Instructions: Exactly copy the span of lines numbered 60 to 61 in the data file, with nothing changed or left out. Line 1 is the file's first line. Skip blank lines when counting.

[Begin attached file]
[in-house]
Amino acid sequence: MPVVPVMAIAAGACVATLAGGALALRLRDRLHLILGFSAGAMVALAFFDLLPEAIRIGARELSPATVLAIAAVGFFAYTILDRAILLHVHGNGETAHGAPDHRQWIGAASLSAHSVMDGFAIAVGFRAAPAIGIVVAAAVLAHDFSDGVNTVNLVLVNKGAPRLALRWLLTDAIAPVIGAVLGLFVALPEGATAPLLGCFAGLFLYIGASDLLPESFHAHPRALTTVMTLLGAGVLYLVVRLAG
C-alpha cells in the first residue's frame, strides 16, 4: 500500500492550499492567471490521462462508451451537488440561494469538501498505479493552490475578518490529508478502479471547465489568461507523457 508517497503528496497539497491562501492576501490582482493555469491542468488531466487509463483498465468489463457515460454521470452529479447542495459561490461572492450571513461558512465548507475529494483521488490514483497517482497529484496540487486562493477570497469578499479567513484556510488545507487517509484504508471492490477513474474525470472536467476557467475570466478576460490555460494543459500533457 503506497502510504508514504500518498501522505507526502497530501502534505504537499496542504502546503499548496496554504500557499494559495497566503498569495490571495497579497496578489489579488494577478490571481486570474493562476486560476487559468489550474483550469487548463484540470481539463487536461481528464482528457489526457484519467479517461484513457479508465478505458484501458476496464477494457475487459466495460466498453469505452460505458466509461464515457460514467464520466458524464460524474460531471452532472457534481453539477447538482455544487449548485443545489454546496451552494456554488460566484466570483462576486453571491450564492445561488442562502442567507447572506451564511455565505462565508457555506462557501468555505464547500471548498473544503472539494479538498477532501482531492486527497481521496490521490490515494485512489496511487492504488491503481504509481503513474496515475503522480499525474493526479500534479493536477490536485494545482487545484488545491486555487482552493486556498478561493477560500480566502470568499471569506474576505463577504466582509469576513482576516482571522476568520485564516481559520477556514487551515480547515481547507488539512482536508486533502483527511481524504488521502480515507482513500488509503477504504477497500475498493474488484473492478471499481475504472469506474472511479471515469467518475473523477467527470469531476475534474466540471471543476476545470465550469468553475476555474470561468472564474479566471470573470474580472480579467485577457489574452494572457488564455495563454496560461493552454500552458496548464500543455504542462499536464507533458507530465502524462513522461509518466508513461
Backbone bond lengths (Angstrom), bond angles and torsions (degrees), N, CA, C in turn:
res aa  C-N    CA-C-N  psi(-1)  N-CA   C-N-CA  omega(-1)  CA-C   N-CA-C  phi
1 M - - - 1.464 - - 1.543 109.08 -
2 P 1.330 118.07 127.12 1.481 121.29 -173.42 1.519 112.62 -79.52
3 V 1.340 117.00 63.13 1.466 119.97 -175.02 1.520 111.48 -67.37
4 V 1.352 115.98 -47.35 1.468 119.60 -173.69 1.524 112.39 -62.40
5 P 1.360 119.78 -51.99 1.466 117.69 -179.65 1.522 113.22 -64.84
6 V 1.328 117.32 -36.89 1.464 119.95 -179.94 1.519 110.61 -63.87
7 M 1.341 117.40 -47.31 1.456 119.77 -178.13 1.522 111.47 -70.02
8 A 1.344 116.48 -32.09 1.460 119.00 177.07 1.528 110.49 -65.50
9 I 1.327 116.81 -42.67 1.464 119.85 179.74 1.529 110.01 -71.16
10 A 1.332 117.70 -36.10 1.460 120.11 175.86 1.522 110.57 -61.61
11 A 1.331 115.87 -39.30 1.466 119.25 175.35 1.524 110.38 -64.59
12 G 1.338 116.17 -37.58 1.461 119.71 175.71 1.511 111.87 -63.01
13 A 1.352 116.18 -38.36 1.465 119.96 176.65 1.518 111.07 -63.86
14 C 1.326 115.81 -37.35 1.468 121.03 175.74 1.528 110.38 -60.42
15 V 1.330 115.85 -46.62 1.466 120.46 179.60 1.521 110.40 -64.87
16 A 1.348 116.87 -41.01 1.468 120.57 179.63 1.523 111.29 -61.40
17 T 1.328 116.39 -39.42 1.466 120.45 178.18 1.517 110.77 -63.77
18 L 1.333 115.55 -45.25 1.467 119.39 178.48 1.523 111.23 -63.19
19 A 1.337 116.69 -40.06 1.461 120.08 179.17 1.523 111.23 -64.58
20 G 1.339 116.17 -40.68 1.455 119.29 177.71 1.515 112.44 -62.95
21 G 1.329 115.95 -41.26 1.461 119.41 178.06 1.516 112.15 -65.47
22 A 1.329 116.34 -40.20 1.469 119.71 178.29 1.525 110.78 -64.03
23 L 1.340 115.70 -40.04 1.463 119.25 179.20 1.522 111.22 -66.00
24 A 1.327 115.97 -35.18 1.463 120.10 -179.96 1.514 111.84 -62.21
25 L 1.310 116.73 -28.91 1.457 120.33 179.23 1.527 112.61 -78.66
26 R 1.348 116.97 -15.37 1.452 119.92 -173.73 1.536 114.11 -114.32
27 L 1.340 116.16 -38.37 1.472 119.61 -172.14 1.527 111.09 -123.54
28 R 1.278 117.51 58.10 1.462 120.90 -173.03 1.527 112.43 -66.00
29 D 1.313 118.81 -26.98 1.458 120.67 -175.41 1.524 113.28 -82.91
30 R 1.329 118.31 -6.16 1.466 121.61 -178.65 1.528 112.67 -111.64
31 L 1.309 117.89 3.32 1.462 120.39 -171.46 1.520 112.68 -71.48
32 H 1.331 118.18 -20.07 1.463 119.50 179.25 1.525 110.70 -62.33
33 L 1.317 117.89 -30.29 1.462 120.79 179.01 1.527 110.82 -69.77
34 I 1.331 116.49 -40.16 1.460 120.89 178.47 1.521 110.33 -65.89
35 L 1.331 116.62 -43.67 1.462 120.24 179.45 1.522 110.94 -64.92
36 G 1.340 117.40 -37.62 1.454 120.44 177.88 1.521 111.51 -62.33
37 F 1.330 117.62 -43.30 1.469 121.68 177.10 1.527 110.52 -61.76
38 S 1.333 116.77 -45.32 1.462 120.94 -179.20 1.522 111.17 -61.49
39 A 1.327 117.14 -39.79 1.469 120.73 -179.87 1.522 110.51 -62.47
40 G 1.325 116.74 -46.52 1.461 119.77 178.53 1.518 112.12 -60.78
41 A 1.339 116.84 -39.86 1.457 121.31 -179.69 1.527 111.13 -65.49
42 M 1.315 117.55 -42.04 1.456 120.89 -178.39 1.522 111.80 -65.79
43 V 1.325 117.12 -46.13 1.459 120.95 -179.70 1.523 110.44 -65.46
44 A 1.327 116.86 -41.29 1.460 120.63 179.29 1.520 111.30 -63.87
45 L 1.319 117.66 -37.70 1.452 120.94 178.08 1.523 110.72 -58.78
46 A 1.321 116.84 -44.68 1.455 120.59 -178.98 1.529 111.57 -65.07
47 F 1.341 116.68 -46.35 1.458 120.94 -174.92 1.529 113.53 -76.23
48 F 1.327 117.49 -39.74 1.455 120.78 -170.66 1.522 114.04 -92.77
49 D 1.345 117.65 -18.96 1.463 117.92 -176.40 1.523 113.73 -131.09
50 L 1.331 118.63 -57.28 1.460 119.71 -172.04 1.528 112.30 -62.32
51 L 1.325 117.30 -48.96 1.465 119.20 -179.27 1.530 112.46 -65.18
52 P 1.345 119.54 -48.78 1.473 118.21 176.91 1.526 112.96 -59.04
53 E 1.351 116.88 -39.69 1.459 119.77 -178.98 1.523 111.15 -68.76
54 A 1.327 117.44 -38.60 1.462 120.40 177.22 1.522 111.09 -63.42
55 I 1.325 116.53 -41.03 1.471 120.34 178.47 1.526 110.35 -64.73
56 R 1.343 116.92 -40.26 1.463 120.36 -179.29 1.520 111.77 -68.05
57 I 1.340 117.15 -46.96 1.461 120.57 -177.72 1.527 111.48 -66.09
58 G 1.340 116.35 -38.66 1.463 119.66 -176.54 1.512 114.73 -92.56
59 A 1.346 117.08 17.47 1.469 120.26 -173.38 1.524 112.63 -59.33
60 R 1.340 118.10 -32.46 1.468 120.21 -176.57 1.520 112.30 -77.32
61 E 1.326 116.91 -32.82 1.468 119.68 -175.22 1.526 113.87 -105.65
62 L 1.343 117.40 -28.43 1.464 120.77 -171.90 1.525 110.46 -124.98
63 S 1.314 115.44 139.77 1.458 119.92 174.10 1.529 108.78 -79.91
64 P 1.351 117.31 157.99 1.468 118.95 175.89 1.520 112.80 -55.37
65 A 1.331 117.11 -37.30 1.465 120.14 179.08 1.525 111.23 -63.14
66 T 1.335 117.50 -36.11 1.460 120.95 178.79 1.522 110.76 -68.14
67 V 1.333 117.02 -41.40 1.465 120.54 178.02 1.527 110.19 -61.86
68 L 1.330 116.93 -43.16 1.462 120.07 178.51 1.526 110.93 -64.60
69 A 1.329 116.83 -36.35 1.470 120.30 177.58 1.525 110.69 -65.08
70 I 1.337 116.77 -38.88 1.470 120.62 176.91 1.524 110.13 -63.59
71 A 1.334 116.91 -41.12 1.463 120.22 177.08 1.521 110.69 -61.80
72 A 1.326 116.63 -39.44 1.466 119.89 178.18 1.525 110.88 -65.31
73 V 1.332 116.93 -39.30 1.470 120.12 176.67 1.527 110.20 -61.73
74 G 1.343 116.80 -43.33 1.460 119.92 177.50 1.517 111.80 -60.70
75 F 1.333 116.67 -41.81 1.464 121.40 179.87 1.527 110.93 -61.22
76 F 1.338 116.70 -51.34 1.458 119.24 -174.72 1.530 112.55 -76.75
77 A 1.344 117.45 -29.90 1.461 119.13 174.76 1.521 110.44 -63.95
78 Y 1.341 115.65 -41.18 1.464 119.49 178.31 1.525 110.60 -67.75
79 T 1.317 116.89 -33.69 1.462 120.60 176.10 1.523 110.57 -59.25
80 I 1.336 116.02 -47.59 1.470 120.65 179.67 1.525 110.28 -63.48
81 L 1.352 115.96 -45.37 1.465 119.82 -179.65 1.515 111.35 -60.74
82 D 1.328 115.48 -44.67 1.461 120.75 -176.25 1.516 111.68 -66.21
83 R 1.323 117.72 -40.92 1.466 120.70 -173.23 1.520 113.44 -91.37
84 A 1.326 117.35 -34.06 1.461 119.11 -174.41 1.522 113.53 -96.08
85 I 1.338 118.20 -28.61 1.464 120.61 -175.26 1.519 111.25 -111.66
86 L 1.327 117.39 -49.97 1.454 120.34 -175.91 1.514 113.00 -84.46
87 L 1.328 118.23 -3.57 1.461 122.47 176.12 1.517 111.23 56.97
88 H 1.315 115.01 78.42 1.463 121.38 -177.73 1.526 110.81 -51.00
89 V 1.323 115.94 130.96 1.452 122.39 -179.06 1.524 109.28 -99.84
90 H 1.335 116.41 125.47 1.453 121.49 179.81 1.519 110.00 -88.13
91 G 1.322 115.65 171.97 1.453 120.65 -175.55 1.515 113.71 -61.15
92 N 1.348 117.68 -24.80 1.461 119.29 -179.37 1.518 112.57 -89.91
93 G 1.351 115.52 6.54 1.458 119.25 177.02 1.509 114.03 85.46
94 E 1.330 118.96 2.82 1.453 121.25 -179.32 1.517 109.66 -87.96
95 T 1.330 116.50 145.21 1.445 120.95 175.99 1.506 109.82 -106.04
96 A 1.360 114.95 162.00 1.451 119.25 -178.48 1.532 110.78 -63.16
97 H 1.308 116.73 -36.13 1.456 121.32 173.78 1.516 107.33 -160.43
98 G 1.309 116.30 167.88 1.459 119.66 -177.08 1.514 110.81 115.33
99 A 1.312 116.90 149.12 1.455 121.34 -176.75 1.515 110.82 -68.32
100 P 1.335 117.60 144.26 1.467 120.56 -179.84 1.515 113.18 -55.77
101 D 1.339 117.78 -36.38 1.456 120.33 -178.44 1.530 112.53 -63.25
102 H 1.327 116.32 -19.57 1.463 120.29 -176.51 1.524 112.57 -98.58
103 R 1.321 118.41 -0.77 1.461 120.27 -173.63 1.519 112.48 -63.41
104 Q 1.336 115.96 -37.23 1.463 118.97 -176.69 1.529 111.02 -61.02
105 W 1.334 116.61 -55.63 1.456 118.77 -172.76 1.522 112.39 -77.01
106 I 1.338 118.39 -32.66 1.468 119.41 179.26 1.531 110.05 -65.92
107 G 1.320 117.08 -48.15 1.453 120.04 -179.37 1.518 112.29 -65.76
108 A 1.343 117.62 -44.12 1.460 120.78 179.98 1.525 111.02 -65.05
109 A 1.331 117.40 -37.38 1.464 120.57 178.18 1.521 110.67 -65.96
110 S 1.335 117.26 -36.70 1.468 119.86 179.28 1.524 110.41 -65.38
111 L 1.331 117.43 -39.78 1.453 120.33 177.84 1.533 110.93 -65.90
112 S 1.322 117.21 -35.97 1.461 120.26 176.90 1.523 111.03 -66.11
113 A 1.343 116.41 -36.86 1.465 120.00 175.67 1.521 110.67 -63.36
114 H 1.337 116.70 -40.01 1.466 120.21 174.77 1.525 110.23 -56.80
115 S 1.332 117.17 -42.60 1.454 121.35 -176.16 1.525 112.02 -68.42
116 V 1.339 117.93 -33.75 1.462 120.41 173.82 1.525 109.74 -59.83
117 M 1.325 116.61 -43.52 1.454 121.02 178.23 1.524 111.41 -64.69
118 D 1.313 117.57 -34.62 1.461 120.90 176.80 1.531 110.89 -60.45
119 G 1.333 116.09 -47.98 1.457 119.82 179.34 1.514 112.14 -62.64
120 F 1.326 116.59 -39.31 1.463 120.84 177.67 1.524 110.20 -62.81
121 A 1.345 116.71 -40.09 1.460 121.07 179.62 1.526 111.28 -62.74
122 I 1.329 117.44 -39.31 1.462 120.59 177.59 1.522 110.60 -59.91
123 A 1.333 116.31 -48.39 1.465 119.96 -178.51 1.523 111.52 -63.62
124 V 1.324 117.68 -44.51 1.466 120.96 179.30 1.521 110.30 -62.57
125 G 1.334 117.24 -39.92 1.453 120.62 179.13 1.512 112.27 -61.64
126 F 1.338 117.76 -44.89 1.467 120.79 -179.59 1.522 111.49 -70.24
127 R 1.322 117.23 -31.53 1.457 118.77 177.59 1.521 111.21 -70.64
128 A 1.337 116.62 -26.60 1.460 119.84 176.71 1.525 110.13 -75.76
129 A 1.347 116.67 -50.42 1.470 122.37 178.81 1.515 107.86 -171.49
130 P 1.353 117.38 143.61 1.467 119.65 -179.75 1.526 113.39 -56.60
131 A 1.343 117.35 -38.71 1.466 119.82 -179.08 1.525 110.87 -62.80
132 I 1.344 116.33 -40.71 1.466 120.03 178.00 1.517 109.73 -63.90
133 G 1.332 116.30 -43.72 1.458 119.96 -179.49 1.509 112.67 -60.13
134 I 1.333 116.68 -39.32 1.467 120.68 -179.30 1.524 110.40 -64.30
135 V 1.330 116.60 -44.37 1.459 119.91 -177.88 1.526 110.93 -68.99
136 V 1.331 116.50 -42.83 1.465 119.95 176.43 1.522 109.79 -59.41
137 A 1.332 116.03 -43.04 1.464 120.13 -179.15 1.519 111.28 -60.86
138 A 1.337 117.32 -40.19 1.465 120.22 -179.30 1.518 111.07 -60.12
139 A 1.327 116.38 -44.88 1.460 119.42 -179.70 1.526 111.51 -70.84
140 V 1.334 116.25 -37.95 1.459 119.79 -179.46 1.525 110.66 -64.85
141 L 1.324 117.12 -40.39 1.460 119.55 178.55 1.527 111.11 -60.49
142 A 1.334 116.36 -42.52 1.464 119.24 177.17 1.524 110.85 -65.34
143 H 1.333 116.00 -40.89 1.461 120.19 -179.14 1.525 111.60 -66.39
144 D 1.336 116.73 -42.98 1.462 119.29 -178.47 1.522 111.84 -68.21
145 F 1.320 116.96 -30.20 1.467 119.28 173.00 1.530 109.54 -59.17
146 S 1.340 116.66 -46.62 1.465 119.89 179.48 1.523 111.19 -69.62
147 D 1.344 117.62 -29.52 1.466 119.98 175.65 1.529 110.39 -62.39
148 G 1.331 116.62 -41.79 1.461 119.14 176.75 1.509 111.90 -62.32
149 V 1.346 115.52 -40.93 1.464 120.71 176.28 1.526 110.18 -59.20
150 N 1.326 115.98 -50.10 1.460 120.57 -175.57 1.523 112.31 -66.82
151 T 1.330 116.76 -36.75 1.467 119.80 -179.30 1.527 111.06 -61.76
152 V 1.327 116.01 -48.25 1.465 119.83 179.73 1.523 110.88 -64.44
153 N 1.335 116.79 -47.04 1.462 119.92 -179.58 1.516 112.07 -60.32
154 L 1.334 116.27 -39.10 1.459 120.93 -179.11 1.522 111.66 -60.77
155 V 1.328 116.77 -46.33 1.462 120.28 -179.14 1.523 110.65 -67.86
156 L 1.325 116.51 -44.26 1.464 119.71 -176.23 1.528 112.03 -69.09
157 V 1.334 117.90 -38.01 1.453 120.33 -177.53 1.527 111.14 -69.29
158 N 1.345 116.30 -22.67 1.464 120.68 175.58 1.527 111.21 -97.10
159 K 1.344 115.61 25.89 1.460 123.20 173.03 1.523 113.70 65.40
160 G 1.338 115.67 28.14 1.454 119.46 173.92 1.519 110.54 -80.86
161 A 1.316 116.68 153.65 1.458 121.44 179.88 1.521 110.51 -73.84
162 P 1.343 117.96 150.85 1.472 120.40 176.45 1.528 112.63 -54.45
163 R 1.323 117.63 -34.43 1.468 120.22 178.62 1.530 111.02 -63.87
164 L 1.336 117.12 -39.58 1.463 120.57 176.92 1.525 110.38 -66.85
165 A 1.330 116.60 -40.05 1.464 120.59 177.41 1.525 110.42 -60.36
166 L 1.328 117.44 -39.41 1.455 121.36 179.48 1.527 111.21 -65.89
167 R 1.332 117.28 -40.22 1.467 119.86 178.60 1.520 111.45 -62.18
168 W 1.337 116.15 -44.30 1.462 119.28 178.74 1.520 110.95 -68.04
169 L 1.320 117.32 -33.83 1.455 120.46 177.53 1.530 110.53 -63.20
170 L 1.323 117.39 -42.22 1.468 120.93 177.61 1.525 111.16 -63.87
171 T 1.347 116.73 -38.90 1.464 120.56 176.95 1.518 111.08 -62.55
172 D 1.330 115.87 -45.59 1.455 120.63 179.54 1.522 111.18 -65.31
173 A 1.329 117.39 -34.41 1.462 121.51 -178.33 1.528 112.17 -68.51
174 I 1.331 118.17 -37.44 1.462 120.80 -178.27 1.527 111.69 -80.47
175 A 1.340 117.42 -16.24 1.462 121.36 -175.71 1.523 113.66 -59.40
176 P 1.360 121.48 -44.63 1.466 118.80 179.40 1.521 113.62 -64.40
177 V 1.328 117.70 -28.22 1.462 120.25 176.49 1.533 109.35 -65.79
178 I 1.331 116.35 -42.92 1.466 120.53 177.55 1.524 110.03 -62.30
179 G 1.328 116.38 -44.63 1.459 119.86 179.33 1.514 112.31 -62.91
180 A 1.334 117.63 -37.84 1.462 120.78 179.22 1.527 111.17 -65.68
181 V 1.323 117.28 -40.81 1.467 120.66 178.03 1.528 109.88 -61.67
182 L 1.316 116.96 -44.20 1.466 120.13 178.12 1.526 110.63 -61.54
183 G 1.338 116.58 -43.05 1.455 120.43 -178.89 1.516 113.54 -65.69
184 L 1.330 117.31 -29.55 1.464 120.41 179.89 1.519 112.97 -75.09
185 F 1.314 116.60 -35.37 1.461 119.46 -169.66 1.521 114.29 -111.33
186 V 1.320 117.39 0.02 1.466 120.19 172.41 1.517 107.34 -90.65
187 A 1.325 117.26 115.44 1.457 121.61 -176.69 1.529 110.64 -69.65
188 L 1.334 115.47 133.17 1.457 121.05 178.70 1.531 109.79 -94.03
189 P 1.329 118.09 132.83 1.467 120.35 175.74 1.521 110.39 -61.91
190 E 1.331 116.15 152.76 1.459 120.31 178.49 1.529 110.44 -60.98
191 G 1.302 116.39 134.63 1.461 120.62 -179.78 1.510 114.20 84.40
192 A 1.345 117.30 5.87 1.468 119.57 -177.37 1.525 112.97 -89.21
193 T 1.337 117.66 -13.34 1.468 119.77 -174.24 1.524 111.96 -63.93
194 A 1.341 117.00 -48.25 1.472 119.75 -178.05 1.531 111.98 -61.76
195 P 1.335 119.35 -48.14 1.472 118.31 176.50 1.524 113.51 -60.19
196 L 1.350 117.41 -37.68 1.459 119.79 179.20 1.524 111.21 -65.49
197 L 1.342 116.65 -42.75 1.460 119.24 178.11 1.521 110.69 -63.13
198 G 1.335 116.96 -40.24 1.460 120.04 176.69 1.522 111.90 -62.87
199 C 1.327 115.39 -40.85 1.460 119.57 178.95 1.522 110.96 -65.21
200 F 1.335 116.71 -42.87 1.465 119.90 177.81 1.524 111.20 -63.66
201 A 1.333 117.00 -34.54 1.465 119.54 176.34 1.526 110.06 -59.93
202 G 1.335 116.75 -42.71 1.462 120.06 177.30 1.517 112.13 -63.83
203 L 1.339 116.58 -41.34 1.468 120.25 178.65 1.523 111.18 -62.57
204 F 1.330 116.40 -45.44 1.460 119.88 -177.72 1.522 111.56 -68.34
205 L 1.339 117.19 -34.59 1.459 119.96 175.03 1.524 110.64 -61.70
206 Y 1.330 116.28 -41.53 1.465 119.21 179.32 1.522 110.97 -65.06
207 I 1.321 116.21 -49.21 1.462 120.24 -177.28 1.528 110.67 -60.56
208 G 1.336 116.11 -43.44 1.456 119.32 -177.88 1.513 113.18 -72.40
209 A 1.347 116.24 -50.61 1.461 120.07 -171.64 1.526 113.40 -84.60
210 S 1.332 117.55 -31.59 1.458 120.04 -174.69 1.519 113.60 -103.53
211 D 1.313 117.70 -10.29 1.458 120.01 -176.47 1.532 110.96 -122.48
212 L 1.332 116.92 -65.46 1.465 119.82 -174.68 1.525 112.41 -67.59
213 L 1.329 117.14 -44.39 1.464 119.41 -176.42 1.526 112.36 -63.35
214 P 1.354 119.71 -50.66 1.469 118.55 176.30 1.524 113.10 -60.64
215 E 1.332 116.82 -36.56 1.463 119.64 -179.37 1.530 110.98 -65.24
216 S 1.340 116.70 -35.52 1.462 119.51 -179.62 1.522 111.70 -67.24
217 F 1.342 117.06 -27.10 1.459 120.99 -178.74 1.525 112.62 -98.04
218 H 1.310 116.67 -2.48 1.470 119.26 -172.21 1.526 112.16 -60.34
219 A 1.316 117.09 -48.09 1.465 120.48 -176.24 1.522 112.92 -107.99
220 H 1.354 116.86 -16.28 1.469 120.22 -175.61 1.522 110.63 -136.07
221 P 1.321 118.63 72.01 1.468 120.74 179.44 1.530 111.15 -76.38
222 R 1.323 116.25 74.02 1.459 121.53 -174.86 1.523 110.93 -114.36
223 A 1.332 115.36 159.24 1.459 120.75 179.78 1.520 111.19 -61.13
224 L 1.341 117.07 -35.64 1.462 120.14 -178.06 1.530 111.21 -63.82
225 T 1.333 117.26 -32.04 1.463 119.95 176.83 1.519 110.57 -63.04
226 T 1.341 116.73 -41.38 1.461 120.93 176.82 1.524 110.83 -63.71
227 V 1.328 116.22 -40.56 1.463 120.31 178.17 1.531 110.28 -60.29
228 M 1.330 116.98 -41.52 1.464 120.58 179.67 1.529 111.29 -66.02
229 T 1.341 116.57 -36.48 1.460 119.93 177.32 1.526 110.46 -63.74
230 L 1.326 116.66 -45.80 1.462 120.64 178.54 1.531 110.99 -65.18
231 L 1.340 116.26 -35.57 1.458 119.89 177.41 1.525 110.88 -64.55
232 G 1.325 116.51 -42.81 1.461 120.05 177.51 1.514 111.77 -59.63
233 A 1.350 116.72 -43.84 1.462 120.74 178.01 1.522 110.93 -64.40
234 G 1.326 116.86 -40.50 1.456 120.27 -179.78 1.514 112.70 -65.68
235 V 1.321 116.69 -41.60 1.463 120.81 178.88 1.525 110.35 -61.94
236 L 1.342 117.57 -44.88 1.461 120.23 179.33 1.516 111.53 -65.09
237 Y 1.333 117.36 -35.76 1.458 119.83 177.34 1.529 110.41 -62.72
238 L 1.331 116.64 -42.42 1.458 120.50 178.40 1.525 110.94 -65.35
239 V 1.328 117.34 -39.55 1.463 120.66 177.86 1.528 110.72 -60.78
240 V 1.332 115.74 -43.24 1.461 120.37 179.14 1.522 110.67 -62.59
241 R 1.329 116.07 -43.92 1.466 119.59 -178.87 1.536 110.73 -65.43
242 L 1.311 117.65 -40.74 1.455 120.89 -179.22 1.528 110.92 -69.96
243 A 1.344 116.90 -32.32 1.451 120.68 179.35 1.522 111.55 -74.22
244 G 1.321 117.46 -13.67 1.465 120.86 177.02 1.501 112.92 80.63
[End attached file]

55 I 1.325 116.53 -41.03 1.471 120.34 178.47 1.526 110.35 -64.73
56 R 1.343 116.92 -40.26 1.463 120.36 -179.29 1.520 111.77 -68.05